18 February 2007

Are You Feeling Lucky?

The children's book world is buzzing over some librarians’ complaints about this year’s Newbery Medal winner, The Higher Power of Lucky, by Susan Patron, and its use of the word “scrotum” in chapter 1. As Monica Edinger wrote at Educating Alice, “How very, very sad that it wasn’t winning the Newbery that propelled Susan Patron to the front page of the New York Times, but a bunch of jittery librarians.” For exasperated grumbling rather than regret, see AS IF.

My own personal take: Lucky, this book’s heroine, learns the word “scrotum” at the age of ten, from hearing about an unlucky dog’s rattlesnake bite. Despite actually having the body part in question, I don’t recall hearing that word until I was a few years older.

Of course, I knew multiple words for its contents--an anatomical word for polite conversation, an everyday word, and a somewhat impolite slang term--so I got along just fine. As Lucky says, the word “scrotum,” with the grinding consonants at its start and its neuter ending, sounds like it should refer to something else. So the book might end up having educational value.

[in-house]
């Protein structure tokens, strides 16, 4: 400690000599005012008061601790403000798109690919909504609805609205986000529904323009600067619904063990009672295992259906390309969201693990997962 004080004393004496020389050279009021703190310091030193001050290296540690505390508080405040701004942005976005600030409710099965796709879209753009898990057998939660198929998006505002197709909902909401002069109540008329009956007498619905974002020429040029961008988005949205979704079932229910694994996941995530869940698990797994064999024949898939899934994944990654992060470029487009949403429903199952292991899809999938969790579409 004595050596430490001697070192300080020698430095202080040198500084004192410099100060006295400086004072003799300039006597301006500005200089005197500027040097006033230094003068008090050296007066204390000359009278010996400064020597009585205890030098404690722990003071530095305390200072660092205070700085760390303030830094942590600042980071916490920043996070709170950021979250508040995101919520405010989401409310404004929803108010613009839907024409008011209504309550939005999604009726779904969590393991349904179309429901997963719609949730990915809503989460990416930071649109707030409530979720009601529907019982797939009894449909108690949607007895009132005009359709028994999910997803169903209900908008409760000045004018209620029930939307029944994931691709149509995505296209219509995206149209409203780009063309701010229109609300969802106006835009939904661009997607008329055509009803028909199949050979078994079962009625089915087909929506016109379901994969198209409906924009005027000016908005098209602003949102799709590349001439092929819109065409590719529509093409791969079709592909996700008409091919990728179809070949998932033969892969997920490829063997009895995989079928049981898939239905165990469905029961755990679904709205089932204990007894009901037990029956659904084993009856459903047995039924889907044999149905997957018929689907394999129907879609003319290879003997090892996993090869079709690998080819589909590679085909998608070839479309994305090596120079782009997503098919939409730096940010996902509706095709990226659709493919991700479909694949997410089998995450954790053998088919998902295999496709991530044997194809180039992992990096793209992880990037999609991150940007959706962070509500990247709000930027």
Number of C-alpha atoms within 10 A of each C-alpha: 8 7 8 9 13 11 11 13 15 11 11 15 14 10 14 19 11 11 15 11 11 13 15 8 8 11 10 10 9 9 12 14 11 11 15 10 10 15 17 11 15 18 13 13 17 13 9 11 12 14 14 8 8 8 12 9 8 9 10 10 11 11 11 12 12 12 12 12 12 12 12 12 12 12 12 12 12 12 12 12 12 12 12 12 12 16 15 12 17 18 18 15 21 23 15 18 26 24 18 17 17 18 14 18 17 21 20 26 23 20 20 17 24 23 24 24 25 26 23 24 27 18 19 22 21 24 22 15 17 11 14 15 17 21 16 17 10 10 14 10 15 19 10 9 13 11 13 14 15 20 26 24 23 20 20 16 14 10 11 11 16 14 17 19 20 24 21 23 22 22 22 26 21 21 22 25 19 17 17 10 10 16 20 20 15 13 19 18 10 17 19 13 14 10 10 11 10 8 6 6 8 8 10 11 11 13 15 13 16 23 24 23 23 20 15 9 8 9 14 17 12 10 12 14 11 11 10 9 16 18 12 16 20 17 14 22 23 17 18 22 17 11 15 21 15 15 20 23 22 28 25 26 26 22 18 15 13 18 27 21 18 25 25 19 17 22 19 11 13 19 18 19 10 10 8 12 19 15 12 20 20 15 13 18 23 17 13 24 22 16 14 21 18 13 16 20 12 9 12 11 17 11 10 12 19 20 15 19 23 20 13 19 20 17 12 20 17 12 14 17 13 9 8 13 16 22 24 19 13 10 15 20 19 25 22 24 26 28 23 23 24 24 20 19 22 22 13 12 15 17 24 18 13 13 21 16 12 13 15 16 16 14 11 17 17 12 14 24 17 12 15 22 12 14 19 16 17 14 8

Incidentally, according to Colonial Williamsburg, when John Newbery himself sold copies of his Little Pretty Pocket-Book, boys could ask for their copies to come with balls.


Anonymous said...

Let's not exaggerate. "Come with ball," please.

J. L. Bell said...

And after I so carefully wrote that final sentence in plurals?